That hee's mad tis true, tis true, tis pitty,
And pitty tis, tis true, a foolish figure,
But farewell it, for I will vse no art,
Mad let vs grant him then, and now remaines
That we find out the cause of this effect,
Or rather say the cause of this defect
For this effect defectiue comes by cause :
Thus it remaines and the remainder thus
I haue a daughter, haue while she is mine,
Who in her duety and obedience, marke,
Hath giuen me this, now gather and furmise,
To the celestiall and * my foules idol, the most beautified Ophelia,
that's an ill phrase, a vile phrase, beautified is a vile phrase, but you shall beare : thus in her excellent white bofome, these too.
Quee. Came this from Hamlet to her ?
Pol. Good maddam stay awhile, I will be faithfull.
Doubt that the starres are fire,
Doubt that the funne doth mooue,
Doubt truth to be a lyer,
But neuer doubt I loue.
O deere Ophelia, I am ill at these numbers, I haue not art to recken my groanes, but that I loue thee best, ch most beft beleeue it ! adew. Thine euermore most deare lady, whilst this machine is to him.
Pol. This in obedience hath my daughter shown me,
And more about hath * his solicitings
As they fell out by time, by meanes, and place,
All giuen to mine eare.
King. But how hath she receiu'd his loue ?
Pol. What doe you thinke of me?
King. As of a man faithfull and honorable.
Pol. I would faine proue so, but what might you thinke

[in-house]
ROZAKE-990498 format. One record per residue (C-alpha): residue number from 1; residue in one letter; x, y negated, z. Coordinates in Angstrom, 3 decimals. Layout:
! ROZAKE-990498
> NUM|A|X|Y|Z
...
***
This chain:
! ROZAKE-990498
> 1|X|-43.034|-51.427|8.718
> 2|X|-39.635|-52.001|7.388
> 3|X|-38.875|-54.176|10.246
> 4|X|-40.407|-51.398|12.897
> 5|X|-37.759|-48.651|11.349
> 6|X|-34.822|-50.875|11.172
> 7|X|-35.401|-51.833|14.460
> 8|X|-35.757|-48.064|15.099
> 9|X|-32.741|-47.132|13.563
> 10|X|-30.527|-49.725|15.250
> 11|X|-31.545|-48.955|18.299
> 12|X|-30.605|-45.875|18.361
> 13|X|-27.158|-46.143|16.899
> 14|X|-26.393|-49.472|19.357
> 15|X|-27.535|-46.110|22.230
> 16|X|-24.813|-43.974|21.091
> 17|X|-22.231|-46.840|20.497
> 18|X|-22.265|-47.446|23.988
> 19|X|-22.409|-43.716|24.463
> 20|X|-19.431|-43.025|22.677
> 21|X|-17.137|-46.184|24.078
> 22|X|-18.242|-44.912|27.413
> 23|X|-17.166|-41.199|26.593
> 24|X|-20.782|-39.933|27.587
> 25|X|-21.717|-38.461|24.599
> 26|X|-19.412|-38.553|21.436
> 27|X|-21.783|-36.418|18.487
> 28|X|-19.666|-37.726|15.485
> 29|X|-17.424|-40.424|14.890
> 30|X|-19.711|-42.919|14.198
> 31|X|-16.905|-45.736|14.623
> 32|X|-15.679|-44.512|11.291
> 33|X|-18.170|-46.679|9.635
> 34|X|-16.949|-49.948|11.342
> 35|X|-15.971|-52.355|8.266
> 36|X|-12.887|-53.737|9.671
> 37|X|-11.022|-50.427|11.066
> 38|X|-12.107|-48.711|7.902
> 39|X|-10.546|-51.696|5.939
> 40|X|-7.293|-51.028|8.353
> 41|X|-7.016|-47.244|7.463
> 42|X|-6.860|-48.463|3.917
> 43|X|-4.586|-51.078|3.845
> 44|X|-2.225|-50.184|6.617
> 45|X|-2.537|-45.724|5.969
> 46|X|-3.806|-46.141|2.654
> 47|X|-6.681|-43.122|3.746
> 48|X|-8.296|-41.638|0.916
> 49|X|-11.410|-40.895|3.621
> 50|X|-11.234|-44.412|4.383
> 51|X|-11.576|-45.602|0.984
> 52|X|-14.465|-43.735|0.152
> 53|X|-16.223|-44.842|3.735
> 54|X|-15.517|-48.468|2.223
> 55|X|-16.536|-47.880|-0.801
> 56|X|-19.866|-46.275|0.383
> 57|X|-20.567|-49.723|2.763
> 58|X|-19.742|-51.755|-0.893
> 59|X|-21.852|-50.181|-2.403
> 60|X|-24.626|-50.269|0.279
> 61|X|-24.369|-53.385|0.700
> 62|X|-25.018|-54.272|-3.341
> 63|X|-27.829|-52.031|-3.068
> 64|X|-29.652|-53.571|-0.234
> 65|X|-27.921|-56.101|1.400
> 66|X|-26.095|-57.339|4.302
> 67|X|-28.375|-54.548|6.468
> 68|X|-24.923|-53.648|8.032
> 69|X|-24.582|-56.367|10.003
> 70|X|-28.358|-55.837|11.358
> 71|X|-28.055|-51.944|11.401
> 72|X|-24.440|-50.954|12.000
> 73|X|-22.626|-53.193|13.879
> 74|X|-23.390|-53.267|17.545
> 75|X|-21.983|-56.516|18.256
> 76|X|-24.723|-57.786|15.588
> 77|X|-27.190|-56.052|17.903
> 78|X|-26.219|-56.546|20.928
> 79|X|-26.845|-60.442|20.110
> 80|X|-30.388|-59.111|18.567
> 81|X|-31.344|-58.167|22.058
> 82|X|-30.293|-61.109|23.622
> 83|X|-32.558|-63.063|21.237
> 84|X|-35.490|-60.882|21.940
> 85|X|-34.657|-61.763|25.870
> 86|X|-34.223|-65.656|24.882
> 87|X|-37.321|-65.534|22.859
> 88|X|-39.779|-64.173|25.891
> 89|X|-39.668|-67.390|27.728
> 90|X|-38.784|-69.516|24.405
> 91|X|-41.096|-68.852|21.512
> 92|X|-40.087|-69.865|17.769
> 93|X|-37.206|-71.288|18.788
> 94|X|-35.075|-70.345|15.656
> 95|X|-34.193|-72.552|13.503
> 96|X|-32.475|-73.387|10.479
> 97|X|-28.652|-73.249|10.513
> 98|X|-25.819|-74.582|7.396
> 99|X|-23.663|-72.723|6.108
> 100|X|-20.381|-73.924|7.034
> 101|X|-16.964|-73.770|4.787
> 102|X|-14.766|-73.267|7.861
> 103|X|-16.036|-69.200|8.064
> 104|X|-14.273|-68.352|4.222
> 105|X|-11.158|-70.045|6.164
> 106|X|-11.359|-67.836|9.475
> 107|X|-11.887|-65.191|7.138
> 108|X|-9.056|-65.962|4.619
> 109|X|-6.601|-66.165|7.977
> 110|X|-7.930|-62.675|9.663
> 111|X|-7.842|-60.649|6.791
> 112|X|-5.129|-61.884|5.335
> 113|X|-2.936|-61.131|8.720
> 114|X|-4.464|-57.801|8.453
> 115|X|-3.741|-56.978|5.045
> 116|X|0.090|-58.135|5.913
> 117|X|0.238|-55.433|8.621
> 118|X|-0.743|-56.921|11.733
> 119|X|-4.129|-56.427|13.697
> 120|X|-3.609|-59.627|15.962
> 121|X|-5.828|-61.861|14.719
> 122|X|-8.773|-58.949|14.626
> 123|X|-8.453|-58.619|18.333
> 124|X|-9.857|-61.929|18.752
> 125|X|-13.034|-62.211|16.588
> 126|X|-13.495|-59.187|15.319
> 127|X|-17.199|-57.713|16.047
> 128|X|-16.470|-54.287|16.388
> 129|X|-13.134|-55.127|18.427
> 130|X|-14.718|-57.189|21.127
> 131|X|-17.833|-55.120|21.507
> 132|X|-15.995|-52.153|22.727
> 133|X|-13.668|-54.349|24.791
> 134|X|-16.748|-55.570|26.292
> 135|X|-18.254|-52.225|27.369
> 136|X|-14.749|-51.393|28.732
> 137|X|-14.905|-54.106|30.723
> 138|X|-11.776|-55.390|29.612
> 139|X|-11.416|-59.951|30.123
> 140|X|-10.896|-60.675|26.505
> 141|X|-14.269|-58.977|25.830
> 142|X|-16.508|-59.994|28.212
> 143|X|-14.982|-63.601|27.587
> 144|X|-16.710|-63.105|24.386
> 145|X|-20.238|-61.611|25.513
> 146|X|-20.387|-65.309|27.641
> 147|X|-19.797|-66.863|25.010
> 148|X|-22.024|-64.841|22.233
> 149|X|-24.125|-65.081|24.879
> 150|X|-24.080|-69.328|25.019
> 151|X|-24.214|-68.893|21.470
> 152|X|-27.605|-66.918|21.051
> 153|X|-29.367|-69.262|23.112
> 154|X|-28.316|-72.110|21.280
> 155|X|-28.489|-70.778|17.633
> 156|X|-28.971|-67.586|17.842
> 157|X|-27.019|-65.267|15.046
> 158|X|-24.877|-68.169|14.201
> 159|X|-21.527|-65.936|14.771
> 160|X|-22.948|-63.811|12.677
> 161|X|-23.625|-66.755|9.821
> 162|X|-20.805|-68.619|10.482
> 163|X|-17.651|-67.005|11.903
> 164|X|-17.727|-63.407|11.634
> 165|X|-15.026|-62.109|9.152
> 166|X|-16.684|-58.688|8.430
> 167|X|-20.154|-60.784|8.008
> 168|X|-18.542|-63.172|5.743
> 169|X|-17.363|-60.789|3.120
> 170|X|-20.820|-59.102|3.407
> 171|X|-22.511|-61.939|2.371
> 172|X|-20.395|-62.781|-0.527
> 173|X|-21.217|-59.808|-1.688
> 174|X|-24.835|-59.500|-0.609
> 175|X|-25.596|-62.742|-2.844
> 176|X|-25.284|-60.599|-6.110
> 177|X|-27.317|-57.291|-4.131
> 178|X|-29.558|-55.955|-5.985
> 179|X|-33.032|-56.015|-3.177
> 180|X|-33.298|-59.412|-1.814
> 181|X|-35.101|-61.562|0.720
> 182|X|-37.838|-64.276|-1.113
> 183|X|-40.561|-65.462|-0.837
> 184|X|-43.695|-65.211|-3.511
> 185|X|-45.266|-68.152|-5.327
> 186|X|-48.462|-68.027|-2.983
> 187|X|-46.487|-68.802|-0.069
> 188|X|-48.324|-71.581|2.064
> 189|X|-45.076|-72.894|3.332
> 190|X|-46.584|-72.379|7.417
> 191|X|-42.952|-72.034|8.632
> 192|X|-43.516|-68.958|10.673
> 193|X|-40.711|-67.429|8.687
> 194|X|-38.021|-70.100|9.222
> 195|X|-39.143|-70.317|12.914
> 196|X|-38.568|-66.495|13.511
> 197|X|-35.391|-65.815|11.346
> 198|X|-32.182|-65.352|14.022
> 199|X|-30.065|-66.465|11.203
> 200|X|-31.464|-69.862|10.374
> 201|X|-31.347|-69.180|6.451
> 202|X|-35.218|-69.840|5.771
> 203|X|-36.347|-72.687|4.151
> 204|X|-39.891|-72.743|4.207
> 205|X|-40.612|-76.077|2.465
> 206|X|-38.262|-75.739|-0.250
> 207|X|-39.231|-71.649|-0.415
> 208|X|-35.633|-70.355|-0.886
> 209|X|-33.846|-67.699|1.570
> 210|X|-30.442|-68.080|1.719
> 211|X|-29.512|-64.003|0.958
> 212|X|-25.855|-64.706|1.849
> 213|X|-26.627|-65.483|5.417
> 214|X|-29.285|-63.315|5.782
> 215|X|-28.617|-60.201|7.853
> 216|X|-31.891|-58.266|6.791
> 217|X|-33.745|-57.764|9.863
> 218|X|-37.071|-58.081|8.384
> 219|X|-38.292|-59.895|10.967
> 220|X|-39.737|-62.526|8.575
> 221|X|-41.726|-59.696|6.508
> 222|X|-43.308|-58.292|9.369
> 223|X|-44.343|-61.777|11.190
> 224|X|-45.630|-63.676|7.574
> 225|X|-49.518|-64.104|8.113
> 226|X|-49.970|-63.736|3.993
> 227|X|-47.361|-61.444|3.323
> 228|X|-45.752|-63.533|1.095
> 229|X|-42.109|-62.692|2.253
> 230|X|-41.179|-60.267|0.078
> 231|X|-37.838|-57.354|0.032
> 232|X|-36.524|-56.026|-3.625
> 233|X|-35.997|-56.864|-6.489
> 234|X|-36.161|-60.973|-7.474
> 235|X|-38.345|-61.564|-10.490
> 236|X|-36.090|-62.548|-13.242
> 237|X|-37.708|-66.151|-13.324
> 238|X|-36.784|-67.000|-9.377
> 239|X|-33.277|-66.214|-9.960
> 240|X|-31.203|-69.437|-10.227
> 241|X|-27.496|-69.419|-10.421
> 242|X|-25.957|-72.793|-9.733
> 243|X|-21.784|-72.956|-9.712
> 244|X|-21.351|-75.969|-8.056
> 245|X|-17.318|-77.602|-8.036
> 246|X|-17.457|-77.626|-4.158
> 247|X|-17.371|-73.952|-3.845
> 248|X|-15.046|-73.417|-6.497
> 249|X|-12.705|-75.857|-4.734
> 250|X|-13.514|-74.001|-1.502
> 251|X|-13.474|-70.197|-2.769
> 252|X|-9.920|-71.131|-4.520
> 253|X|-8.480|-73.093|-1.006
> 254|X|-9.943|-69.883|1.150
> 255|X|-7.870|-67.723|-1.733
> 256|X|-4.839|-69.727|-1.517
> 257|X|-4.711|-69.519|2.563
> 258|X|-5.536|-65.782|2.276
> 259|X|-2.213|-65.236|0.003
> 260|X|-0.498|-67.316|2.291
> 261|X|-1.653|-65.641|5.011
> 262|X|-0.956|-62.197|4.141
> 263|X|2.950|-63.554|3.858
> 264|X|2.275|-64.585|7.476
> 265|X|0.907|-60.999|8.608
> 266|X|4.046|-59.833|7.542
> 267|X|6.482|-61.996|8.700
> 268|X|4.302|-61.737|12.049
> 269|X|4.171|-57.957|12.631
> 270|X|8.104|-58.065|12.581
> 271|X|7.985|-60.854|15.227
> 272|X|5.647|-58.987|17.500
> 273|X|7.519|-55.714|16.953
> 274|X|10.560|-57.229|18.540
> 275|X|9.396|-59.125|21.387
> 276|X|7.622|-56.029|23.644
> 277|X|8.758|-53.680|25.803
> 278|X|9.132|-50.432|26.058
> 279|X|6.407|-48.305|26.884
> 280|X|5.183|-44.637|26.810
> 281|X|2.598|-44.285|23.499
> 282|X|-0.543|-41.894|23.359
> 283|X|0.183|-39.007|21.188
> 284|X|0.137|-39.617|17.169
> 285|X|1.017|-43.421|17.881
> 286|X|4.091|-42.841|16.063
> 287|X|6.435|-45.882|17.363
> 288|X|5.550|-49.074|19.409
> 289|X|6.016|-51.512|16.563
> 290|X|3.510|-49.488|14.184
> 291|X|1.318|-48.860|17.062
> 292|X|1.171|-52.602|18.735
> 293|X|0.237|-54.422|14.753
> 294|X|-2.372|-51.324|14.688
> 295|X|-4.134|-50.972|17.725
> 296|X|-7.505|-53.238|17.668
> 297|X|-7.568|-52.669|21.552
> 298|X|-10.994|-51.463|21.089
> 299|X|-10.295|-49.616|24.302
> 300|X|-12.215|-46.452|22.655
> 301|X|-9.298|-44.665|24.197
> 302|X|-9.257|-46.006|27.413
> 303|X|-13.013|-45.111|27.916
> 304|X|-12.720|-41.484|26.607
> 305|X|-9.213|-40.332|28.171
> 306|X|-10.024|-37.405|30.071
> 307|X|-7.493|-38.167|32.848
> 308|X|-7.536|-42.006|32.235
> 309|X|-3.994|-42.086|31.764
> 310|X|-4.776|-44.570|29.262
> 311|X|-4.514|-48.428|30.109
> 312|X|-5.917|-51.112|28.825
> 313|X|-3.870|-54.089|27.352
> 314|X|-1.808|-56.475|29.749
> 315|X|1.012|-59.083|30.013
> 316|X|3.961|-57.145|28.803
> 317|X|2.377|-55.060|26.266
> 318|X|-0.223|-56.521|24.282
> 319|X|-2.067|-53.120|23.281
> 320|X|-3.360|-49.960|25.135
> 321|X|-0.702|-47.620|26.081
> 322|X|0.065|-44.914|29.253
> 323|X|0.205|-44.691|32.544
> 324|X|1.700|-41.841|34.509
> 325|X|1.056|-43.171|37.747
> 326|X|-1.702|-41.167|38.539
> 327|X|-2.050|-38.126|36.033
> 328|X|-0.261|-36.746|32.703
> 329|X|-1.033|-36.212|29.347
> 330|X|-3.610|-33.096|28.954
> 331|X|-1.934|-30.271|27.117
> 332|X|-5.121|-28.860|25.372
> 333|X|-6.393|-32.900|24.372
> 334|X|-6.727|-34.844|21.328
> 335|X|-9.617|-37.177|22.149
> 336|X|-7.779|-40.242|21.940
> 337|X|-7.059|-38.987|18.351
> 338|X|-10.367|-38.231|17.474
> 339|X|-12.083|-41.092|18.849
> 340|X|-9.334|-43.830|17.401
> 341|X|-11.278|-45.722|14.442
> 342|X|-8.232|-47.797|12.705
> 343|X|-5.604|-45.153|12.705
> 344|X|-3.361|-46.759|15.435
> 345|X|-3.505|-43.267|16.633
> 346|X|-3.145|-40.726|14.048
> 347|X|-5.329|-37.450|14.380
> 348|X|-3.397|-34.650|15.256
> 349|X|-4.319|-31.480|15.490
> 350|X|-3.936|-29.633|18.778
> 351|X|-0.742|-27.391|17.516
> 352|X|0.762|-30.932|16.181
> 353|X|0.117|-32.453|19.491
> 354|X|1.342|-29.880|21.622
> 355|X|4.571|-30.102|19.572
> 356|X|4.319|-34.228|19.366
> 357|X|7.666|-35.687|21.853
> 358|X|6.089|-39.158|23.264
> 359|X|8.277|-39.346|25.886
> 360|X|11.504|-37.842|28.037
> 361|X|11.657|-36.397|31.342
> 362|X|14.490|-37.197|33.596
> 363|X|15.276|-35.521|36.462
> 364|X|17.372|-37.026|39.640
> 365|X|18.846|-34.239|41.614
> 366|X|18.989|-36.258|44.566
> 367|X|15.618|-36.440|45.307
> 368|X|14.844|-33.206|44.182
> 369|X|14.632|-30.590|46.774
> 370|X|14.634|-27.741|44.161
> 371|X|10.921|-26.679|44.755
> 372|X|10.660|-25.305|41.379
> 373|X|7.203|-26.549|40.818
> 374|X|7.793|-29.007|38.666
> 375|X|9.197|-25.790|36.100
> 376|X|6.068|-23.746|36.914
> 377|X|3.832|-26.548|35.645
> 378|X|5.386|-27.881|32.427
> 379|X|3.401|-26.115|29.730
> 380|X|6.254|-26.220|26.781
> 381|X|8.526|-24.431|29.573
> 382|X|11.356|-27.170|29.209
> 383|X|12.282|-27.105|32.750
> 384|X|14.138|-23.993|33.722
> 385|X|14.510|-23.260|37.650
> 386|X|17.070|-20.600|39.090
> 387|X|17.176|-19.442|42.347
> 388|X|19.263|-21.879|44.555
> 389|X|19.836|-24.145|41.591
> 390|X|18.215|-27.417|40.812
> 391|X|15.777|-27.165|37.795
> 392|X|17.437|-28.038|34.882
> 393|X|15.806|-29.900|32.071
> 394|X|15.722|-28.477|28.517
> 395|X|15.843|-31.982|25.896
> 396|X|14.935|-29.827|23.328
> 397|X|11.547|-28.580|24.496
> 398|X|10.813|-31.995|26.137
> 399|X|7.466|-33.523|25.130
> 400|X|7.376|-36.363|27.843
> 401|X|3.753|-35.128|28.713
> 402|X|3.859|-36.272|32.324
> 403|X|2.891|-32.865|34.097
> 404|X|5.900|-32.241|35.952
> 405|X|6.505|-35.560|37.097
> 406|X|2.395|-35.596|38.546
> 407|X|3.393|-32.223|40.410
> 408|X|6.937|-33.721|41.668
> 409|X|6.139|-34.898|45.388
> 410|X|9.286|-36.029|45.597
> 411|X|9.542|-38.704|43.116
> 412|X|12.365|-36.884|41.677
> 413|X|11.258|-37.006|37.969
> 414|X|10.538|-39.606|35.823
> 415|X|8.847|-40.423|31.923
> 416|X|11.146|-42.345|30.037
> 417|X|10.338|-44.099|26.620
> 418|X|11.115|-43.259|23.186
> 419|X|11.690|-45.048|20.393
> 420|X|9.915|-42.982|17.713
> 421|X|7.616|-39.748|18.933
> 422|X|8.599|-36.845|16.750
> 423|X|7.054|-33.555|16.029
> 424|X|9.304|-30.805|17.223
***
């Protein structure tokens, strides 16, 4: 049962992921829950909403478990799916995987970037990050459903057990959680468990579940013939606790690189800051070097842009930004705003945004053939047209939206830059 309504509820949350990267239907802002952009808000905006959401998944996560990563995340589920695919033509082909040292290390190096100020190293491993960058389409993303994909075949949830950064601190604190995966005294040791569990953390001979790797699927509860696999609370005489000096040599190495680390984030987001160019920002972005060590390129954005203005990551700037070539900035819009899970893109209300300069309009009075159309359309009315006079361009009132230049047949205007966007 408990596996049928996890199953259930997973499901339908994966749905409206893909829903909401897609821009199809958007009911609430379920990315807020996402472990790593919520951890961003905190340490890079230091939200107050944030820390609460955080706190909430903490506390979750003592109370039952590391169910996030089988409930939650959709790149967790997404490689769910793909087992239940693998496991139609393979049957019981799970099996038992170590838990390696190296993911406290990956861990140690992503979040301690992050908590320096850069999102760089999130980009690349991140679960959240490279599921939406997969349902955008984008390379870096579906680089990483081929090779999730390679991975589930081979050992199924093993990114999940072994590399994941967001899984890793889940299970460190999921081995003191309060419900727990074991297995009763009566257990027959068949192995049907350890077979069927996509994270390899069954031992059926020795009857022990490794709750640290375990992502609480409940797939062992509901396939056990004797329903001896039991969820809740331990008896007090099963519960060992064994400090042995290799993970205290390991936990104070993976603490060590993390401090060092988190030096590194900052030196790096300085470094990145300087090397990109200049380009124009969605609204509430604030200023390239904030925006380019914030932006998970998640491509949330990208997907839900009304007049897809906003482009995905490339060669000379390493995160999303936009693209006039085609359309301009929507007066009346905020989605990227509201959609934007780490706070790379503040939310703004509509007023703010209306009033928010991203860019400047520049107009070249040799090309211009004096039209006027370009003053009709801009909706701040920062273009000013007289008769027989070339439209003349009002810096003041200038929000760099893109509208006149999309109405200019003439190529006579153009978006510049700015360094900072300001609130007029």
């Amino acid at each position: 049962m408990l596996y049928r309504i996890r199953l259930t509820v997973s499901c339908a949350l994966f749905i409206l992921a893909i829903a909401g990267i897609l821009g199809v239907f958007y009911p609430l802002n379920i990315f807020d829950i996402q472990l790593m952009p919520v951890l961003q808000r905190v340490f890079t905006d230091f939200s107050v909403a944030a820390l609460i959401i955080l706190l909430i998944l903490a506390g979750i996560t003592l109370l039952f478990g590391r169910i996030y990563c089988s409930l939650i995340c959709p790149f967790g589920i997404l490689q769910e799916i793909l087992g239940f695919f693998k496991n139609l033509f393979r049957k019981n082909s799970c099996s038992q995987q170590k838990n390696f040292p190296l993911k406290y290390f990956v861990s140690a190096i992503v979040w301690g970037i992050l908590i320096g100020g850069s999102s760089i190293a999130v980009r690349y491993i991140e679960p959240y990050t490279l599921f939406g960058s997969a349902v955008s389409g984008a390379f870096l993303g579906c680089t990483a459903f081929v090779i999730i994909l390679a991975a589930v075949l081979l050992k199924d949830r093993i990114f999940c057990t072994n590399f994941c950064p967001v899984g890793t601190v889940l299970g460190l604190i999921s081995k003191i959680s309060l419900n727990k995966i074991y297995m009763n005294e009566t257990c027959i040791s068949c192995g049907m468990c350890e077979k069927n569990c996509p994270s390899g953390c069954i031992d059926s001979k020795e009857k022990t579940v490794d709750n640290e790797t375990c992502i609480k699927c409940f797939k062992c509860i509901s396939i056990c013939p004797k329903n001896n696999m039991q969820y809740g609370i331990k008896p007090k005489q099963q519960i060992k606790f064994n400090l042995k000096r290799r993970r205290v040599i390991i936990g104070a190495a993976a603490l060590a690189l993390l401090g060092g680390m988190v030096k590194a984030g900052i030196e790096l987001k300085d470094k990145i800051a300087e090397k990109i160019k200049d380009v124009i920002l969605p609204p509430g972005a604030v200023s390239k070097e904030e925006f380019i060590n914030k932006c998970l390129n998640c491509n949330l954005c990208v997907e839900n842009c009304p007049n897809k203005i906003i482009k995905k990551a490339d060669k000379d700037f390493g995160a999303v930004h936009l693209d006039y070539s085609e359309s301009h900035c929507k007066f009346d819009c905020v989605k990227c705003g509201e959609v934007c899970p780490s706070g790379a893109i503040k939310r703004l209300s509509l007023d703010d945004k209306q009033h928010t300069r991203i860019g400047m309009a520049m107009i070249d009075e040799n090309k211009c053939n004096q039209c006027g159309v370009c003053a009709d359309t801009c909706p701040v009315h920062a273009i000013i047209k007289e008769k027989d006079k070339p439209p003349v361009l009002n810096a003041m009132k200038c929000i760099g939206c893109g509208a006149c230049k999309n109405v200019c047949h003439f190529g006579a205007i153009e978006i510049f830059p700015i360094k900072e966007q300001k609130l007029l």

When I had seene this hot loue on the wing?
As I perceiu'd it (I must tell you that)
Before my daughter told me, what might you,
Or my deare maiesty your queene heere thinke,
If I had plaid the deske, or table booke,
Or giuen my heart a working mute and dumbe,
Or lookt vppon this loue with idle sight,
What might you thinke? no, I went round to worke,
And my yong mistresse this t I did bespeake,
Lord Hamlet is a prince out of thy starre
This must not bee : and then I prescripts $ gaue her
That she should locke her felfe from his resort,
Admit no messengers, receiue no tokens.
Which done she tooke the fruites of my aduise,
And hee repel'd. A short tale to make,
Fell into a fad nes, then into a fast,
Thence to a watch, thence into a weakenelle,
Thence to g lightnes, and by this declension,
Into the madnes wherein now he raues,
And all wee mourne for.
King. Doe you thinke this + ?
Quee. It may bee very like I.
Pol. Hath there beene such a time, I would faine know that,
That I haue pofitiuely faid, tis fo,
When it prou'd otherwise ?
King. Not that I know.
Pol. Take this, from this, if this be otherwise ;
If circumstances leade mee, I will find
Where truth is hid, though it were hid indeede
Within the center.
King. How may wee try it forther?
Pol. You know sometimes hee walkes foure houres together Heere in the lobby.
Quee. Soe he does indeede.
Pol. At such a time ; Ile loose my daughter to him,
Be you and I behind an || arras then,
Marke the encounter, if he loue her not,
And bee not from his reason falne thereon
Let me He no assistant for a state
But keepe a farme and carters.
King. Wee will trye it.
Quee. But looke where sadly the poore wretch comes reading.
Pol. Away, I doe beseech you both away.
Exit King and Quee. 'risrbis I likely.